Piece of the Week 43 – Christmas Recipe

Those brought up in the traditions of the Church of England may know that the Collect for last Sunday begins ‘Stir up, we beseech thee, O Lord, the wills of thy faithful people’. But for many of us, ‘Stir-up Sunday’ (the last Sunday before Advent) is literally the time when the kitchen gets busy with the stirring up of mincemeat, Christmas cakes and puddings, and other delights of the season! And, certainly, some lovely aromas have been drifting from our kitchen over the last few days, and mince-pie ‘tasting sessions’ have already taken place.

All of which brings me to this week’s ‘piece of the week’ – Christmas Recipe. For unaccompanied choir SATB, this song is based on a traditional Christmas recipe from an early nineteenth-century cookery book. It’s one of those recipes where you start small and end large, and is obviously aimed at the capacious bellies of those who had cooks and housekeepers to look after them! So to begin:

Take a large olive, stone it, and stuff it with a paste made of anchovies, capers, and oil. Put the stuffed olive inside a boned lark. Put the stuffed lark inside a fat quail. Put the quail…. (and so it continues, with a partridge, pheasant, a goose, all put inside the turkey). And then:

Put in a saucepan with olives and cloves, and carrots and celery and small squares of ham, and parsley and bay-leaves and black peppercorns…. And so it goes on – you get the idea – and finally our Christmas Feast is served!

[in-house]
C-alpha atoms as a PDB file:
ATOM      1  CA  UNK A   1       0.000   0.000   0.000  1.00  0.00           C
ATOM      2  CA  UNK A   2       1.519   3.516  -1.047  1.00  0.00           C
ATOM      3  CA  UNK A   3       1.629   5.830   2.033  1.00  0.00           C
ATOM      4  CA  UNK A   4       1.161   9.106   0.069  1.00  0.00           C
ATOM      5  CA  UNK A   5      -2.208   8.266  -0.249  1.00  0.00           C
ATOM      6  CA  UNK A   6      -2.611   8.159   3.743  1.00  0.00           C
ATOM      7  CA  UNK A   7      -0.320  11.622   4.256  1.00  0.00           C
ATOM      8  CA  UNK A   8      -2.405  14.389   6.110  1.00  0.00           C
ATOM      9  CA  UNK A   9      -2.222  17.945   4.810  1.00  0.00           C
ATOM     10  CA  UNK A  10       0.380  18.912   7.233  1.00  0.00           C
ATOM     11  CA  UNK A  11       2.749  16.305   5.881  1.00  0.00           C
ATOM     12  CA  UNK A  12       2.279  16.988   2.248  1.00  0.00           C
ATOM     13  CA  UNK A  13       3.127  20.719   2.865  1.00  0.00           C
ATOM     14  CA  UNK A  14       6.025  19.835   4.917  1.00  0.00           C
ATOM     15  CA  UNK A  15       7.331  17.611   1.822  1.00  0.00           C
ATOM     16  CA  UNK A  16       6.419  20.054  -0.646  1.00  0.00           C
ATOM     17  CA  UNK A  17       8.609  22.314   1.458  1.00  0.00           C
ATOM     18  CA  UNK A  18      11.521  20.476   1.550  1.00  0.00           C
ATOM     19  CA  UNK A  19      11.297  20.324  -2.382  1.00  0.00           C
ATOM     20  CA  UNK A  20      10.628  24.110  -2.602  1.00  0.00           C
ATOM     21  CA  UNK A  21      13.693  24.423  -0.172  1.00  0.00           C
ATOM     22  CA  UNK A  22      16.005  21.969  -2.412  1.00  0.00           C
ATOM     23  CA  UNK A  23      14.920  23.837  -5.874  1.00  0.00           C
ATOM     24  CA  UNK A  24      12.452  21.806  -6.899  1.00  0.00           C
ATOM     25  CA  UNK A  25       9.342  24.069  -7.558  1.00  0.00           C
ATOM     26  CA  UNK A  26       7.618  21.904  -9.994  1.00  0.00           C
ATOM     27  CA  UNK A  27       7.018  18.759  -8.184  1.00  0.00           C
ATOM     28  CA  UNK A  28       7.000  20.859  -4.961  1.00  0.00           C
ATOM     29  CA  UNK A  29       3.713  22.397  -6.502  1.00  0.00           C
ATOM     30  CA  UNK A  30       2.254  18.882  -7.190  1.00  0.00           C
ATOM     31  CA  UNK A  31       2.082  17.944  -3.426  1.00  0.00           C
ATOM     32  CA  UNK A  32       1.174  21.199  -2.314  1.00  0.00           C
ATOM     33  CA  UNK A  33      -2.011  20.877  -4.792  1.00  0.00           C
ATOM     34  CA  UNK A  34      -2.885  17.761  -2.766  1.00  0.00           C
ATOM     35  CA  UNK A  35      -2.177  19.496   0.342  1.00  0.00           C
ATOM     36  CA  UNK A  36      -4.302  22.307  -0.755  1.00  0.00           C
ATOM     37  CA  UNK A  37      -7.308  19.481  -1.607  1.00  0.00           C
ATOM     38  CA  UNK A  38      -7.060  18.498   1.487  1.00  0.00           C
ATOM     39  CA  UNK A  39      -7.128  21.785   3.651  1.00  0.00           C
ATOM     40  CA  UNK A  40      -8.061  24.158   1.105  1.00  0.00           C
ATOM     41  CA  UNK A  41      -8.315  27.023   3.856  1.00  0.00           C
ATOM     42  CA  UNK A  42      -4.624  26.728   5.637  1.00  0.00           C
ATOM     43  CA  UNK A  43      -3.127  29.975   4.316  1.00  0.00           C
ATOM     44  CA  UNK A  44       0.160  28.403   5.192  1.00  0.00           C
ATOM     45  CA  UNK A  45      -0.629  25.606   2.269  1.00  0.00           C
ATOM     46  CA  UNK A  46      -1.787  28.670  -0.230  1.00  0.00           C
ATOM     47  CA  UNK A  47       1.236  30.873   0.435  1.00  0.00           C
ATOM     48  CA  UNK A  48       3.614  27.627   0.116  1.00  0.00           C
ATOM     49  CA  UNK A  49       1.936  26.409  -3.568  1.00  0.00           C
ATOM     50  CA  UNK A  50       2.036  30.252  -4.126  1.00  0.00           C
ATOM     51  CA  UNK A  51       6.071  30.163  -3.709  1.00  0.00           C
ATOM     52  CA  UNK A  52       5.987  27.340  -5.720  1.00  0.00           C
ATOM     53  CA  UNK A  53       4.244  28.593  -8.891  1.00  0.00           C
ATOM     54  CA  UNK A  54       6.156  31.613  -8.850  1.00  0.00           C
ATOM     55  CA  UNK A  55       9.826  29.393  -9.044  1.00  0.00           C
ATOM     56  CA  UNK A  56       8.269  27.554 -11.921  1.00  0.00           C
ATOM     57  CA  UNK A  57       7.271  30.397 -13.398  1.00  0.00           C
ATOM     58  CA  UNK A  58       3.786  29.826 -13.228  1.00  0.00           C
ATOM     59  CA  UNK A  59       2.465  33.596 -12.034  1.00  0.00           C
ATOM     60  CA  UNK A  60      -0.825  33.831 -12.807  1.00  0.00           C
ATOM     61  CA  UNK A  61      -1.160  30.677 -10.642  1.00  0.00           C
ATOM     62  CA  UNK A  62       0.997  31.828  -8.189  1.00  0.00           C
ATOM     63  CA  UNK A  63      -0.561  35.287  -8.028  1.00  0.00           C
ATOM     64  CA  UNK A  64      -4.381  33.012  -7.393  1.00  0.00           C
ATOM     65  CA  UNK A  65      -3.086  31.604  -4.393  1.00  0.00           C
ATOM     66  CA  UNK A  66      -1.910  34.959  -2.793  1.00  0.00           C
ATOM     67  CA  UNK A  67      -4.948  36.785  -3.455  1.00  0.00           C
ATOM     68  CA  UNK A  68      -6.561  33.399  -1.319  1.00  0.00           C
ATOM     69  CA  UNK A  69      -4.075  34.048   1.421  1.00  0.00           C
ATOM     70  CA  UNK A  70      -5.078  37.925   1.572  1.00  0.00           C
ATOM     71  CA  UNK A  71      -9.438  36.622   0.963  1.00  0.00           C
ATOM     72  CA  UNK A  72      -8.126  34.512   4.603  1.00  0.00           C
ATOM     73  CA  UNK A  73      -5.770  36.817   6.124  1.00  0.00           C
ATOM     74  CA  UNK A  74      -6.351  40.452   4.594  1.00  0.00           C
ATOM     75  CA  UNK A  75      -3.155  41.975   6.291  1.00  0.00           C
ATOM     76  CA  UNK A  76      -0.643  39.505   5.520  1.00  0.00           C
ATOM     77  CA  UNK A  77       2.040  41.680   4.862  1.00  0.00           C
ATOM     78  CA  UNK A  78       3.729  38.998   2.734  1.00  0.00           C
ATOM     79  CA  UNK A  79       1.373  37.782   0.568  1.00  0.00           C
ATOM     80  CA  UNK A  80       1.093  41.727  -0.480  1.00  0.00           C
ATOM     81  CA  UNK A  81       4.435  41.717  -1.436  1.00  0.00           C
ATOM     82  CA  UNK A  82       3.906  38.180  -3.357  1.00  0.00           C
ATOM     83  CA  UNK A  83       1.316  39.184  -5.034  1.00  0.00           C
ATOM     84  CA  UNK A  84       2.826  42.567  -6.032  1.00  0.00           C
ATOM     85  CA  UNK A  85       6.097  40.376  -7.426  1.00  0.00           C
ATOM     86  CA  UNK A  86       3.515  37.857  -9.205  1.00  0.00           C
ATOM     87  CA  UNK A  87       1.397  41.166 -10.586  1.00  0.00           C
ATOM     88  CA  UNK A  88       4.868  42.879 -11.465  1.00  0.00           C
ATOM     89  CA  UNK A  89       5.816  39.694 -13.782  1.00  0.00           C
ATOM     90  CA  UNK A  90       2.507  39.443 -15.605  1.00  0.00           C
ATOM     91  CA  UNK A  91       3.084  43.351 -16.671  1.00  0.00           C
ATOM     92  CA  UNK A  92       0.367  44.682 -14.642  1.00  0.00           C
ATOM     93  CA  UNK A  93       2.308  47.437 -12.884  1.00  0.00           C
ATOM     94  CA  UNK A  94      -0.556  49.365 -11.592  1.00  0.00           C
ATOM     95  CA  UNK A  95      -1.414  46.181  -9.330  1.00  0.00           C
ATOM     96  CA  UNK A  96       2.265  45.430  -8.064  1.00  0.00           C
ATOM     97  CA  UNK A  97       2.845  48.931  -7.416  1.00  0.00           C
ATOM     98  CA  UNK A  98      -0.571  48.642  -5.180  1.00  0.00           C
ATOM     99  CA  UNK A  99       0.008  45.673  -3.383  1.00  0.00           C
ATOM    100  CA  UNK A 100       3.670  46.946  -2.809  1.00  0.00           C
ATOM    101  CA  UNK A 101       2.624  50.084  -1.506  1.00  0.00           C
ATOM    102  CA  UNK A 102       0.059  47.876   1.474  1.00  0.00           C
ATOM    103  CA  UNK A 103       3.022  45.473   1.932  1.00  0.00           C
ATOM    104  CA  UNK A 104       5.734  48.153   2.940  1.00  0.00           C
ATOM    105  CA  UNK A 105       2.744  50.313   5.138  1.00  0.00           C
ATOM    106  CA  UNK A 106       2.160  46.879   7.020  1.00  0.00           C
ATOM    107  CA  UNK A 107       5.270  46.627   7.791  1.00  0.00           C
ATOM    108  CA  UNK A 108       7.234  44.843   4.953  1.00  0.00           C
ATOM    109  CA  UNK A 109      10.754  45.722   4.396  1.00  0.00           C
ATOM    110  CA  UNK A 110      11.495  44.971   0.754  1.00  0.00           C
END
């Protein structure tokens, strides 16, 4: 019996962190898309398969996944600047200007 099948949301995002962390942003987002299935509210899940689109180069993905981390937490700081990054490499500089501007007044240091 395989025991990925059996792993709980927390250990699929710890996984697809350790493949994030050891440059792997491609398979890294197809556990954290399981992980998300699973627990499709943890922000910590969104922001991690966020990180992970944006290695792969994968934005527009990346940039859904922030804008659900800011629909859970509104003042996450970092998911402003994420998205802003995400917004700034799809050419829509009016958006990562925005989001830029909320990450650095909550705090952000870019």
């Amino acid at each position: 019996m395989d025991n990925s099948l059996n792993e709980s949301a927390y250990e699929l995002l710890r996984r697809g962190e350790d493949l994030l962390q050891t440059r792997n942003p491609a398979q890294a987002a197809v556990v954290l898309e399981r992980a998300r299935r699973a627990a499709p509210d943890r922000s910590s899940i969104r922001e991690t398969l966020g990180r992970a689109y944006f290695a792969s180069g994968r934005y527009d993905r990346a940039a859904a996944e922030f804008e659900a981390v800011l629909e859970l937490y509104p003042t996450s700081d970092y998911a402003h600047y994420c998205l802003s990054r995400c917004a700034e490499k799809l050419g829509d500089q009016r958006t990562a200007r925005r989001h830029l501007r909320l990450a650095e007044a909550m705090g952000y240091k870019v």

The general pomposity of this kind of recipe, and the time that it was written, suggested a traditional unaccompanied style reflecting the music of two hundred years ago, so that’s what I did, and I hope that choirs and audiences enjoy its humour. Although often sung separately, it’s actually a movement from my cantata ‘A Feast for Christmas’ which is a predominantly lively and secular approach to Christmas cheer, for SATB choir, piano or brass quintet, and optional narrator and childrens’ choir.  This was commissioned in 2007 by the South Chiltern Choral Society and their then conductor, the late Gwyn Arch (father of Dave Arch, the MD for Strictly Come Dancing!).

If you would like to make this Christmas Recipe – or simply enjoy the music – here is a link to the scrolling score, and here is a link to purchase it. You can also see details of the complete ‘Feast for Christmas’ here.

And don’t forget to get started on making those pies and puddings!